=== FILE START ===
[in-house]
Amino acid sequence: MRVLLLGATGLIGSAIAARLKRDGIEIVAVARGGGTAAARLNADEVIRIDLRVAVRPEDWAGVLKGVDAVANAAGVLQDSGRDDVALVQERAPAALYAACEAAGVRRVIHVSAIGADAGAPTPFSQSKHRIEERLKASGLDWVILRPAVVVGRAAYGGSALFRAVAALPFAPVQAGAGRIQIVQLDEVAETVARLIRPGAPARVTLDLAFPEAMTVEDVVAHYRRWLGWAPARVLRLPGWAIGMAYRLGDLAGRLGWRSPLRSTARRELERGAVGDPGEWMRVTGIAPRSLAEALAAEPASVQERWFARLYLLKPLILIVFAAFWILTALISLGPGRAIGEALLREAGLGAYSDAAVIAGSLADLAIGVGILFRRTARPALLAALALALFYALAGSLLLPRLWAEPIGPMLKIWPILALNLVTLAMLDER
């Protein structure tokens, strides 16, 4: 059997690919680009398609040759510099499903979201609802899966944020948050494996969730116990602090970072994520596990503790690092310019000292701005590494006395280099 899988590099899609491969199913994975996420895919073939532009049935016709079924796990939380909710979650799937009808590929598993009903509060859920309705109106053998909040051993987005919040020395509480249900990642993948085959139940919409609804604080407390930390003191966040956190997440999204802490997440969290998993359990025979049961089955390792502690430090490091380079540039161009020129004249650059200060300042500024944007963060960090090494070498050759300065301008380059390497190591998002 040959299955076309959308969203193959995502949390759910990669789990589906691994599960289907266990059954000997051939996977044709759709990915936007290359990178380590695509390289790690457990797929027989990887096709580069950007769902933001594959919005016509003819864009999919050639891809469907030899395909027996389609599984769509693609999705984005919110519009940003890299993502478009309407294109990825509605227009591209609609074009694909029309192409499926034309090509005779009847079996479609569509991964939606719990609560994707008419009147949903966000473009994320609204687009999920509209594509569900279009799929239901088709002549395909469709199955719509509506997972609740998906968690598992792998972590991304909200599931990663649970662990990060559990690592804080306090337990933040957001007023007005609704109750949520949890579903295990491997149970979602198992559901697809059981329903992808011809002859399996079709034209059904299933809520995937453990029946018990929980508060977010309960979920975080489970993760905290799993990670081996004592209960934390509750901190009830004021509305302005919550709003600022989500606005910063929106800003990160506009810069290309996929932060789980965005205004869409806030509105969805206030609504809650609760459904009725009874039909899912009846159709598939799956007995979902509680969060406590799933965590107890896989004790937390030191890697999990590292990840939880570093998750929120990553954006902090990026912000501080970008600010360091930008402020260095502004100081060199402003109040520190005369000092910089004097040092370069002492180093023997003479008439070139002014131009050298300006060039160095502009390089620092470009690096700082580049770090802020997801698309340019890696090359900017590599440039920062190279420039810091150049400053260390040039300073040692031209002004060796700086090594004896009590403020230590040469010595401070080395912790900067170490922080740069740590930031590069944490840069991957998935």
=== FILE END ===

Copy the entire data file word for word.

[in-house]
Amino acid sequence: MRVLLLGATGLIGSAIAARLKRDGIEIVAVARGGGTAAARLNADEVIRIDLRVAVRPEDWAGVLKGVDAVANAAGVLQDSGRDDVALVQERAPAALYAACEAAGVRRVIHVSAIGADAGAPTPFSQSKHRIEERLKASGLDWVILRPAVVVGRAAYGGSALFRAVAALPFAPVQAGAGRIQIVQLDEVAETVARLIRPGAPARVTLDLAFPEAMTVEDVVAHYRRWLGWAPARVLRLPGWAIGMAYRLGDLAGRLGWRSPLRSTARRELERGAVGDPGEWMRVTGIAPRSLAEALAAEPASVQERWFARLYLLKPLILIVFAAFWILTALISLGPGRAIGEALLREAGLGAYSDAAVIAGSLADLAIGVGILFRRTARPALLAALALALFYALAGSLLLPRLWAEPIGPMLKIWPILALNLVTLAMLDER
């Protein structure tokens, strides 16, 4: 059997690919680009398609040759510099499903979201609802899966944020948050494996969730116990602090970072994520596990503790690092310019000292701005590494006395280099 899988590099899609491969199913994975996420895919073939532009049935016709079924796990939380909710979650799937009808590929598993009903509060859920309705109106053998909040051993987005919040020395509480249900990642993948085959139940919409609804604080407390930390003191966040956190997440999204802490997440969290998993359990025979049961089955390792502690430090490091380079540039161009020129004249650059200060300042500024944007963060960090090494070498050759300065301008380059390497190591998002 040959299955076309959308969203193959995502949390759910990669789990589906691994599960289907266990059954000997051939996977044709759709990915936007290359990178380590695509390289790690457990797929027989990887096709580069950007769902933001594959919005016509003819864009999919050639891809469907030899395909027996389609599984769509693609999705984005919110519009940003890299993502478009309407294109990825509605227009591209609609074009694909029309192409499926034309090509005779009847079996479609569509991964939606719990609560994707008419009147949903966000473009994320609204687009999920509209594509569900279009799929239901088709002549395909469709199955719509509506997972609740998906968690598992792998972590991304909200599931990663649970662990990060559990690592804080306090337990933040957001007023007005609704109750949520949890579903295990491997149970979602198992559901697809059981329903992808011809002859399996079709034209059904299933809520995937453990029946018990929980508060977010309960979920975080489970993760905290799993990670081996004592209960934390509750901190009830004021509305302005919550709003600022989500606005910063929106800003990160506009810069290309996929932060789980965005205004869409806030509105969805206030609504809650609760459904009725009874039909899912009846159709598939799956007995979902509680969060406590799933965590107890896989004790937390030191890697999990590292990840939880570093998750929120990553954006902090990026912000501080970008600010360091930008402020260095502004100081060199402003109040520190005369000092910089004097040092370069002492180093023997003479008439070139002014131009050298300006060039160095502009390089620092470009690096700082580049770090802020997801698309340019890696090359900017590599440039920062190279420039810091150049400053260390040039300073040692031209002004060796700086090594004896009590403020230590040469010595401070080395912790900067170490922080740069740590930031590069944490840069991957998935």